Here’s a shot of Dad helping set up a campsite. That’s Brother Mark hiding behind the tree. I’m pretty sure that’s Mother in the background looking for some poison ivy to step in. The setting is kind of odd: it’s right on a road and butts up to a fence. I don’t know who the boy on the right is. Brother David is in another shot, and that’s not him.
What caught my eye, though, was the lantern Dad is reaching for. It’s one of at least two carbide lanterns we owned. (Click on the photos to make them larger.)
What’s a carbide lantern?
They were one of the most common sources of light for miners and coonhunters. There’s a good explanation of carbide lanterns on Mother Earth News.
I’m pretty sure we bought the lanterns at Beard’s Sport Shop. They were simple devices. They consisted of a super-bright reflector attached to a device that contained two chambers. You put water in the top chamber and calcium carbide in the lower chamber. When you dripped water onto the carbide, it would emit acetylene gas – the same stuff you use mixed with oxygen for welding. A wheel flint, like on a cigarette lighter, would provide a spark to ignite the gas. No matches required.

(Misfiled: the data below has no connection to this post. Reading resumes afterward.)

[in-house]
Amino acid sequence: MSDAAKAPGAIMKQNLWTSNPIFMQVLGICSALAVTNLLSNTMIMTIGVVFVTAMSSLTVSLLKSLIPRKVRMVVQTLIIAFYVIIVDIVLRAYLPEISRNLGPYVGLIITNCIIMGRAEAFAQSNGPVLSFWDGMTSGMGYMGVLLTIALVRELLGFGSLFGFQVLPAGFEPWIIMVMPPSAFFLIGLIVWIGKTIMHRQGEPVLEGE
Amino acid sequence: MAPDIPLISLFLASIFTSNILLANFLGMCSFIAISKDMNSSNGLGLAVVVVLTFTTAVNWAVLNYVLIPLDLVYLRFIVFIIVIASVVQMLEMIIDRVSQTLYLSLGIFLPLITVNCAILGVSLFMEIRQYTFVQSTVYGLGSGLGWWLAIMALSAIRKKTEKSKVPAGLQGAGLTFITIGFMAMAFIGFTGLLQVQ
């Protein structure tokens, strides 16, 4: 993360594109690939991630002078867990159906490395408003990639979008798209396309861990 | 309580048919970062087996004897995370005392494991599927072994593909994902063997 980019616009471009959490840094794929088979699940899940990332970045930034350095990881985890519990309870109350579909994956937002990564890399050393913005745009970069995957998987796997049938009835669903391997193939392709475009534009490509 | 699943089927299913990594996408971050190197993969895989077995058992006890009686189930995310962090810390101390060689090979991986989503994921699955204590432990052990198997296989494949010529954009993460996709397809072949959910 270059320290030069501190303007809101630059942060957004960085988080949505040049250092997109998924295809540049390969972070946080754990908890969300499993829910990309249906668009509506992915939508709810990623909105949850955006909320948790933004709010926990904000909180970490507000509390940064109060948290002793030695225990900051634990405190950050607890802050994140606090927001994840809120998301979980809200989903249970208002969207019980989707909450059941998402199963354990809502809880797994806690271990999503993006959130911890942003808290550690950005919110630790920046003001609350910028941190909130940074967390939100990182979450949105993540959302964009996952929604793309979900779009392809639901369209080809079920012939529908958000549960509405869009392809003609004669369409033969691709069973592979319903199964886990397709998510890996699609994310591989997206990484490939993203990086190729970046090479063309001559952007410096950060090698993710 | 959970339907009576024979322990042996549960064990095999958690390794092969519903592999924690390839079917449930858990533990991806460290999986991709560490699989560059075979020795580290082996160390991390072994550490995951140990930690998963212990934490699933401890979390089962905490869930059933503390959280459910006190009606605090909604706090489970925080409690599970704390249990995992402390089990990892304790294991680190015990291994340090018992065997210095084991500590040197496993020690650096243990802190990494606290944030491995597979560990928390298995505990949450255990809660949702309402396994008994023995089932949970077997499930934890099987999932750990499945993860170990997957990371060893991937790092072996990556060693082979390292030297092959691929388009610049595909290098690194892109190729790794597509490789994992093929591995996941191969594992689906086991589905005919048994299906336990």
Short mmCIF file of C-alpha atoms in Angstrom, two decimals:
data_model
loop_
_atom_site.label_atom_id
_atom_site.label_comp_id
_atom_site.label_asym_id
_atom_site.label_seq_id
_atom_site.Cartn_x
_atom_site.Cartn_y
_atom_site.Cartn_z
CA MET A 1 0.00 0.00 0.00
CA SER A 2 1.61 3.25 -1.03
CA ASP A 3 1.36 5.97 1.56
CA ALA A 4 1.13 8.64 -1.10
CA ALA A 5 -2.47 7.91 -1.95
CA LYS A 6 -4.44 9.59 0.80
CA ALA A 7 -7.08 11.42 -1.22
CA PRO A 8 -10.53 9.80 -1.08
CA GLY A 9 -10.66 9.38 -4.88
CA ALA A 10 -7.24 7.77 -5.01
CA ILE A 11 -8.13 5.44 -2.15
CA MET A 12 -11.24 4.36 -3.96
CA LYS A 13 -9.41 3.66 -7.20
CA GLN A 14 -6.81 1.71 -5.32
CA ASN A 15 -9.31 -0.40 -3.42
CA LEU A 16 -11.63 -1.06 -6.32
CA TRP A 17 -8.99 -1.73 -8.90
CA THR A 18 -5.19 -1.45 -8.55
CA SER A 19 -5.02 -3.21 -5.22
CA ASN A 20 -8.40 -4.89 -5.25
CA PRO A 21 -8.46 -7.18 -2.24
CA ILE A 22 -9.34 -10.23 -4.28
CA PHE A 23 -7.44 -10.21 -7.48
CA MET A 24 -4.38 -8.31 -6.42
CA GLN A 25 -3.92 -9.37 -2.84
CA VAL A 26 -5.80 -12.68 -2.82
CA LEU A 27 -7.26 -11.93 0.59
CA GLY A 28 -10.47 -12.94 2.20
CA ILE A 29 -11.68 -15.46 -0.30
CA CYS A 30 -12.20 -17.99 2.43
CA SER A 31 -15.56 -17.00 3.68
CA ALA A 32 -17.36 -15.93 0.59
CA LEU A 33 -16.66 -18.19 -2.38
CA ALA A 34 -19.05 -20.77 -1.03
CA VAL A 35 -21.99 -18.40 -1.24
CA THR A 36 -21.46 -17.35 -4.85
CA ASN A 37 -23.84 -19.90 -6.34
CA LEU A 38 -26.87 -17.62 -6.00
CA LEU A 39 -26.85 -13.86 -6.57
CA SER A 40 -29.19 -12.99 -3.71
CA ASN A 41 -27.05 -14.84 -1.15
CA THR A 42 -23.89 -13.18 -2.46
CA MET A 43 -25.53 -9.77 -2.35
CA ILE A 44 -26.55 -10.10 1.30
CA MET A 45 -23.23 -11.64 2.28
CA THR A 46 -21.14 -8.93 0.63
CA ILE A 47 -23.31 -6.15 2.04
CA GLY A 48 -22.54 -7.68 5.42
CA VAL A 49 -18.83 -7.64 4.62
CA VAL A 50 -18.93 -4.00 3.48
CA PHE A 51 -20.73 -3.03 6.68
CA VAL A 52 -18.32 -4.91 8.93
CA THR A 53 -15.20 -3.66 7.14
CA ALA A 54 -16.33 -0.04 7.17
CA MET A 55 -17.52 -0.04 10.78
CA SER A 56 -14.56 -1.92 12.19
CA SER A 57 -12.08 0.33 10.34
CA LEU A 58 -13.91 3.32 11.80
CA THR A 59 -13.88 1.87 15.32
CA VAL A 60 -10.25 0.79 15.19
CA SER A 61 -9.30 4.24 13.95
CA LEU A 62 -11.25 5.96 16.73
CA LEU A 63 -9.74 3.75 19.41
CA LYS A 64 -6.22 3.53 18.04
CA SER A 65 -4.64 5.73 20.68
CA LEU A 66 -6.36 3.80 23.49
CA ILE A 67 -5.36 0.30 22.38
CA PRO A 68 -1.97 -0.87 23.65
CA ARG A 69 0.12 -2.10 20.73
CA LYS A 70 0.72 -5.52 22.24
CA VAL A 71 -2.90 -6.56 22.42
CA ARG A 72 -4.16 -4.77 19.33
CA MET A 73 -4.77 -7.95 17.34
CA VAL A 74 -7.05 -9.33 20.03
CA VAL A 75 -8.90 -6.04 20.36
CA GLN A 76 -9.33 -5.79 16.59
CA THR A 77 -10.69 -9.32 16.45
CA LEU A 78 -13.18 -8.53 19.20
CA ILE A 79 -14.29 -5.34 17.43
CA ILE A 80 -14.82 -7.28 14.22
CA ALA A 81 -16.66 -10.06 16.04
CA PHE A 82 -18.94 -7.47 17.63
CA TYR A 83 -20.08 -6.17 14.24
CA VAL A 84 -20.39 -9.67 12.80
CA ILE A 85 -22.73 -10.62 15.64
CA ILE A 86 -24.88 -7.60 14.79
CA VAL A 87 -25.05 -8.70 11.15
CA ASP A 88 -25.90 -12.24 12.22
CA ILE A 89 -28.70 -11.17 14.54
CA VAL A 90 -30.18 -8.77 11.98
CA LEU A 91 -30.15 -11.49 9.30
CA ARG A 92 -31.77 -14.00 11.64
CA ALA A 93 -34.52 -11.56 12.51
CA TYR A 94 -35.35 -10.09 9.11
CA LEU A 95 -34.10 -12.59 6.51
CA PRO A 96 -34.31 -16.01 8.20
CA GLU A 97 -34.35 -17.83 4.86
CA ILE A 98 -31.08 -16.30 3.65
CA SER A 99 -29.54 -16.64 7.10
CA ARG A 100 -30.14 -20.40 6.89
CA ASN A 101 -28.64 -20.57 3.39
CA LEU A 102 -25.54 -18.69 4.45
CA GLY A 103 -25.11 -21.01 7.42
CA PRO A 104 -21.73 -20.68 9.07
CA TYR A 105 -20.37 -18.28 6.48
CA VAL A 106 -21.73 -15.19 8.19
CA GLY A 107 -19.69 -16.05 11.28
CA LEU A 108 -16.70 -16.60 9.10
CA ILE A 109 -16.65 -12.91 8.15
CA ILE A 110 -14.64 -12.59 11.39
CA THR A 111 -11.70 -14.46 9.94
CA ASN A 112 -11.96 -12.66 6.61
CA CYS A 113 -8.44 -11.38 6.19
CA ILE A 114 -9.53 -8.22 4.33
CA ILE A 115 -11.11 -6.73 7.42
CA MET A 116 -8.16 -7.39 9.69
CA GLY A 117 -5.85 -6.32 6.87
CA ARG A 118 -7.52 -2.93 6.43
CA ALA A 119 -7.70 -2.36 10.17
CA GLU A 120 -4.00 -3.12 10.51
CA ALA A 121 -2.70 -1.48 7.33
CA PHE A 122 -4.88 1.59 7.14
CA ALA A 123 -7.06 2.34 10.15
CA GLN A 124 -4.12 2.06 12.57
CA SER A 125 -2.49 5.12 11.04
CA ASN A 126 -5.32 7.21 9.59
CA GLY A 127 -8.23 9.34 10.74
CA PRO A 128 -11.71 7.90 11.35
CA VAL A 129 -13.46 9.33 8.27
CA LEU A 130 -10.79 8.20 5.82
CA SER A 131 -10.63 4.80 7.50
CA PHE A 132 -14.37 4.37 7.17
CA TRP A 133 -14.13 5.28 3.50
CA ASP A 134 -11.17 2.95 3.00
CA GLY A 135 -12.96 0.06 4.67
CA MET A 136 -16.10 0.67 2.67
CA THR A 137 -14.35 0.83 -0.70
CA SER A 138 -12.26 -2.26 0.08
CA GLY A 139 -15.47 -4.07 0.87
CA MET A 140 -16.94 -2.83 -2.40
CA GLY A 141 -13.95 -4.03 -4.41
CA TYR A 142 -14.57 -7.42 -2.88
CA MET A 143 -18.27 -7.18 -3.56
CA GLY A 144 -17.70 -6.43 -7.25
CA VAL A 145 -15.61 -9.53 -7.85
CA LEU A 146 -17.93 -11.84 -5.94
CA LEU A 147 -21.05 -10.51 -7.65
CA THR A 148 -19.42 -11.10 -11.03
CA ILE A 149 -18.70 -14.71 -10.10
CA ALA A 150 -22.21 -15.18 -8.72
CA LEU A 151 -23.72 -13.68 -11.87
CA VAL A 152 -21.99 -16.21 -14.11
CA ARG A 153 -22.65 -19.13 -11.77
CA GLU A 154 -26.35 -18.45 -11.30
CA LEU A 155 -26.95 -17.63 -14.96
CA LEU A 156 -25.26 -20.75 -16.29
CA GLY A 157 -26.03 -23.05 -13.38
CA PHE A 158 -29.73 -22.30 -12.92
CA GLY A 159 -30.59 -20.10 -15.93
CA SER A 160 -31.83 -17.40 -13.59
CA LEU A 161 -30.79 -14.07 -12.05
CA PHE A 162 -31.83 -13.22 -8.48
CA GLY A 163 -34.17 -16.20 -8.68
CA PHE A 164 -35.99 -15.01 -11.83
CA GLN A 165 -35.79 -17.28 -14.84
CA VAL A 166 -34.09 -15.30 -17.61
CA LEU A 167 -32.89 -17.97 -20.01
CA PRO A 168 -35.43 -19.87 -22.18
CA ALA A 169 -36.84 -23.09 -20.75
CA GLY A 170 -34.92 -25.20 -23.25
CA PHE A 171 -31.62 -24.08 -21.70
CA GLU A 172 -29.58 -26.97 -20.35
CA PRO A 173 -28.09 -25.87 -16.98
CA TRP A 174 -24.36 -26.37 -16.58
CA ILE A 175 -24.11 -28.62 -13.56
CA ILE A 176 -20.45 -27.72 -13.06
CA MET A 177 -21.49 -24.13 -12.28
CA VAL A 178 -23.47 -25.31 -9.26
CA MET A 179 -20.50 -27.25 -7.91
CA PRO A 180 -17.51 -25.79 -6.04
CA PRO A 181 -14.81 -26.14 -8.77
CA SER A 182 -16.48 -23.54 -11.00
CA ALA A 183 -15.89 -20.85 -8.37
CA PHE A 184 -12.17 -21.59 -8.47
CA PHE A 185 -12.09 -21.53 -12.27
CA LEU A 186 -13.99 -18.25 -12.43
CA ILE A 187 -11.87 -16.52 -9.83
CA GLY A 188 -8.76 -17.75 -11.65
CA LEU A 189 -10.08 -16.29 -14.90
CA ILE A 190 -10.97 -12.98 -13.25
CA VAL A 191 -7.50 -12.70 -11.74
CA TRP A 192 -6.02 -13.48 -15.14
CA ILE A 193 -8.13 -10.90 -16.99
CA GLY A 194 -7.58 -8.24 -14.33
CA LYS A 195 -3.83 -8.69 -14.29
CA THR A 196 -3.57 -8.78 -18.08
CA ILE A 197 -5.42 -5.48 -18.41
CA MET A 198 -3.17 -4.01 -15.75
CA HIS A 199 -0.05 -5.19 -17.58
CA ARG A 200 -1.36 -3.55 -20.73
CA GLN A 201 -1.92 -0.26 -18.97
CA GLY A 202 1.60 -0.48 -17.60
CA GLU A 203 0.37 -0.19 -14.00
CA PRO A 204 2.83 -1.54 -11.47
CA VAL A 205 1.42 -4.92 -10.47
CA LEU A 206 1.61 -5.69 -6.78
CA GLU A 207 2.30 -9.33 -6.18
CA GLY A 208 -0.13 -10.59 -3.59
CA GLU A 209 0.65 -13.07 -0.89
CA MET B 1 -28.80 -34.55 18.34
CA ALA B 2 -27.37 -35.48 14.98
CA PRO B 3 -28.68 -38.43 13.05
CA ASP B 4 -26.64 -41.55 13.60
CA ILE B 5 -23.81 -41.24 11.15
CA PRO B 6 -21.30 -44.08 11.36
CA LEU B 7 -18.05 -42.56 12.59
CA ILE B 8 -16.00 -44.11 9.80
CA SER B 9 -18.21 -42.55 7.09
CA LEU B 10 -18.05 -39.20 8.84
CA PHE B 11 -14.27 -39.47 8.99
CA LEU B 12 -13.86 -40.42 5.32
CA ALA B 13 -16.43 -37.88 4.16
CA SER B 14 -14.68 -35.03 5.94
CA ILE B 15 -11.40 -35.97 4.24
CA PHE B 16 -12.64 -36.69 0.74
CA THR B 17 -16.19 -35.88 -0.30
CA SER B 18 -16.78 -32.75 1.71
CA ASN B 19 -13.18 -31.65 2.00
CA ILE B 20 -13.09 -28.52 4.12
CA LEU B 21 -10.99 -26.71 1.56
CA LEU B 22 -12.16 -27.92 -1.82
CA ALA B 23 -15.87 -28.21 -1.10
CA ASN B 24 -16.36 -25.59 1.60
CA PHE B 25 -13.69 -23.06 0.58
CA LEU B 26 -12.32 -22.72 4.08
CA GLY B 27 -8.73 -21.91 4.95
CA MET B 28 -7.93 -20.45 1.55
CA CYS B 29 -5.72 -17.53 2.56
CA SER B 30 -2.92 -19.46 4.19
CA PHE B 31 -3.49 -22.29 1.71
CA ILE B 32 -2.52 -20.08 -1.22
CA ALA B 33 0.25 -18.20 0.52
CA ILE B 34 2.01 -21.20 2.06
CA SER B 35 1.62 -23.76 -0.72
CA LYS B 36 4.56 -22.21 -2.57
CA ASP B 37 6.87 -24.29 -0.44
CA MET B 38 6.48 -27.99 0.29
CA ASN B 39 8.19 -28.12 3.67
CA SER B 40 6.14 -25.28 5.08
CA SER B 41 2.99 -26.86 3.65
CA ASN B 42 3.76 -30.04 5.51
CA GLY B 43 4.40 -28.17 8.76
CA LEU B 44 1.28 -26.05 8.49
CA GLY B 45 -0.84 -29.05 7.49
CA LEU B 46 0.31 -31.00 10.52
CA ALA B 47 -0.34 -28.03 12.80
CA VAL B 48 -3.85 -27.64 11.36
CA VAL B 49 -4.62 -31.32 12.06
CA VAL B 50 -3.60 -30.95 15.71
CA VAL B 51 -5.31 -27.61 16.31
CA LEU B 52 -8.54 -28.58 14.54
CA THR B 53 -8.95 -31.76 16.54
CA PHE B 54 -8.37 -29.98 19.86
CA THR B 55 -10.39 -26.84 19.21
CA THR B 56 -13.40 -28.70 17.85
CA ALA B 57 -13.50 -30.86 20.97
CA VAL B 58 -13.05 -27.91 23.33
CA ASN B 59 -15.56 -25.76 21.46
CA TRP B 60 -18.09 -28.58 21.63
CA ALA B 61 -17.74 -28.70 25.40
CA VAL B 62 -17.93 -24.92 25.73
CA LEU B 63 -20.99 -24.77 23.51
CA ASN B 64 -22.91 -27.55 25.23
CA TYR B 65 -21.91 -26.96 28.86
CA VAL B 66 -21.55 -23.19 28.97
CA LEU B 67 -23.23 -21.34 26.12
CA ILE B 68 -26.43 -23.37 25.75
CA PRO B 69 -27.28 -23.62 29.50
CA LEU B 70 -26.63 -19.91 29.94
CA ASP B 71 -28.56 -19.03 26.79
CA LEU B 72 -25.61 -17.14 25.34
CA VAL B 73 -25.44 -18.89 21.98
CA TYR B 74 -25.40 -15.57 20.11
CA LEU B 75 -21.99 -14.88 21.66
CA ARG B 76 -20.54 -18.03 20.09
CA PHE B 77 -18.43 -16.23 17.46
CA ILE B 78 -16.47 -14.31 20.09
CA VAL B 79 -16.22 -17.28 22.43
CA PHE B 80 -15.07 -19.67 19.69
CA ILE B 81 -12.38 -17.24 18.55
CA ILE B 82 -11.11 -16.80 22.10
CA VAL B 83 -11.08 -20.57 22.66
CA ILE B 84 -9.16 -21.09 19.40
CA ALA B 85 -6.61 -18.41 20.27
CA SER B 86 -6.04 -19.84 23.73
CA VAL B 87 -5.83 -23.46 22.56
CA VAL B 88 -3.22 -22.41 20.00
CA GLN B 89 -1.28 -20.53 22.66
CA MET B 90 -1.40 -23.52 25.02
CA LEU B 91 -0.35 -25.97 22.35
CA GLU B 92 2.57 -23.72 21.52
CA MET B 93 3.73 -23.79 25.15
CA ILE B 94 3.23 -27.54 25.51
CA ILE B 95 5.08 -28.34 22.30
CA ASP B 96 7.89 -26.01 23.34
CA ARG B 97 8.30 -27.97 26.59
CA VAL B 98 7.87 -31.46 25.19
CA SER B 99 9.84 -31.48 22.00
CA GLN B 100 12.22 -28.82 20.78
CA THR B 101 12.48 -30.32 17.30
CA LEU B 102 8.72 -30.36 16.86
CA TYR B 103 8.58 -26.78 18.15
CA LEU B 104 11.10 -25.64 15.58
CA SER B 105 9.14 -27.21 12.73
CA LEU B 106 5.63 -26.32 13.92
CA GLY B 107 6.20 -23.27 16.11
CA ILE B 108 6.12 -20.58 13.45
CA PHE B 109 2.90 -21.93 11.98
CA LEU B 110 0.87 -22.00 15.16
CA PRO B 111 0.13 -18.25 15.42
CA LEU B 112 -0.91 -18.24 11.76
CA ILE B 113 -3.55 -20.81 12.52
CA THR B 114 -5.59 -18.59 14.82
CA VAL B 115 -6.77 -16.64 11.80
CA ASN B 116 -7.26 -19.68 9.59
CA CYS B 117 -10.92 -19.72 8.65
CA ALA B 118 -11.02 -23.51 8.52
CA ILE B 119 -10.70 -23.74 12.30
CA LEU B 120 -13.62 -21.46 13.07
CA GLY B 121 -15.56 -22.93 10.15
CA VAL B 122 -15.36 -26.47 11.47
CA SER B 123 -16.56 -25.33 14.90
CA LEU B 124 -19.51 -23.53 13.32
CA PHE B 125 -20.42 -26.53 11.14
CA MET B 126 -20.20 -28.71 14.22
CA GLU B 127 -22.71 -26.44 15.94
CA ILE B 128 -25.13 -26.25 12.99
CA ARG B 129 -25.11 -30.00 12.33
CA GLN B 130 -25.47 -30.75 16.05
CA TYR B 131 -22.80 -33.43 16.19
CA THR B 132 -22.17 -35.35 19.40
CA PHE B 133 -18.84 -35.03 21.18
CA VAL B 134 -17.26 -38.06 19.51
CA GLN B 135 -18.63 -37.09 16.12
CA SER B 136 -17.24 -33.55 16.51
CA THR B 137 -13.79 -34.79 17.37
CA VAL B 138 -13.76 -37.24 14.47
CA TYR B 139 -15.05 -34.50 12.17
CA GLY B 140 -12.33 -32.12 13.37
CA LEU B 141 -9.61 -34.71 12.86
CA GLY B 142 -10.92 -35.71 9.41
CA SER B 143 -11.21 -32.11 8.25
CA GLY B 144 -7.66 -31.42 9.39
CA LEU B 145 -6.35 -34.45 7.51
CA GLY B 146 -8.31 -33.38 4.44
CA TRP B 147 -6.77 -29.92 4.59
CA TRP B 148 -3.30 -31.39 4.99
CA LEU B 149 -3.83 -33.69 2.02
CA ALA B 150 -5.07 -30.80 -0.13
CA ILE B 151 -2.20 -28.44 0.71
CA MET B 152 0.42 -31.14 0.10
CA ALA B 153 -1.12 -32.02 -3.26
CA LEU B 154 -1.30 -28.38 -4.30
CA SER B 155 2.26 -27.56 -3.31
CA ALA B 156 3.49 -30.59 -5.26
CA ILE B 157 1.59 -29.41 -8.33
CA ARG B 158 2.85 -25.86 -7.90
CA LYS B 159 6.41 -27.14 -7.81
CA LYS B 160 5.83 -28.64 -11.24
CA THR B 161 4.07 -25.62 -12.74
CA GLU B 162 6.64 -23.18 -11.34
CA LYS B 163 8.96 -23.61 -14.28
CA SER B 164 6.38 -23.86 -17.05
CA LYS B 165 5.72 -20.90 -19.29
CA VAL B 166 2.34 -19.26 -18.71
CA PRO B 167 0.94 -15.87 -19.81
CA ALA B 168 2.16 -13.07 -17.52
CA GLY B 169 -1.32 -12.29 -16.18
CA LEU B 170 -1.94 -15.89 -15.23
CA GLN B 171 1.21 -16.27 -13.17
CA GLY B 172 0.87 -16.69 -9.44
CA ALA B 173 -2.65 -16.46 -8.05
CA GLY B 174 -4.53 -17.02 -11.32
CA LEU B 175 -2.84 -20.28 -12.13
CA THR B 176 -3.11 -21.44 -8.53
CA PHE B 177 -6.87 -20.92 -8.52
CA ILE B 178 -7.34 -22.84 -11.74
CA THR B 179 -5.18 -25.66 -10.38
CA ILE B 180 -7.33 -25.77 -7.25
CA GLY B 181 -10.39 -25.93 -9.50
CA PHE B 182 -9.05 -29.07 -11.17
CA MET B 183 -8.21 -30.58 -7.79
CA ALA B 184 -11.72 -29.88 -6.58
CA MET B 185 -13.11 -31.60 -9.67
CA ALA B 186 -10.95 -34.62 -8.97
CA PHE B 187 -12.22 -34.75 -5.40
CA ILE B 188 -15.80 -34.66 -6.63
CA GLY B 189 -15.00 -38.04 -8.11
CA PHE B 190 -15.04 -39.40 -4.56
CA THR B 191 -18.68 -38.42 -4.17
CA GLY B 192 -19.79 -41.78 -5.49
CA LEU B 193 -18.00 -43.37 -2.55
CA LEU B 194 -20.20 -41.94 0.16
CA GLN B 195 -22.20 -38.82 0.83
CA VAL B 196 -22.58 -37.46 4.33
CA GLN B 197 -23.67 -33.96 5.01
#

Calcium carbide was available in just about any hardware store when I was a kid. We kept ours in a big glass jug with a wide mouth. It looked like gravel. In fact, we’d freak out new campers by putting some on the ground and pouring a little water on it. Casually pitching a match in the general direction of the brew, we’d warn them that you had to be careful where you built your fire because the gravel around there would burn. POOF! They’d spend an inordinate amount of time trying to light rocks until you clued them in.
The highly efficient reflectors would throw a beam a long way. If you cut back on the water drip, they’d burn for hours. The only catch was that they emitted a lot of soot that would clog the gas passage. They were great when they worked, but I always found them a pain to keep burning.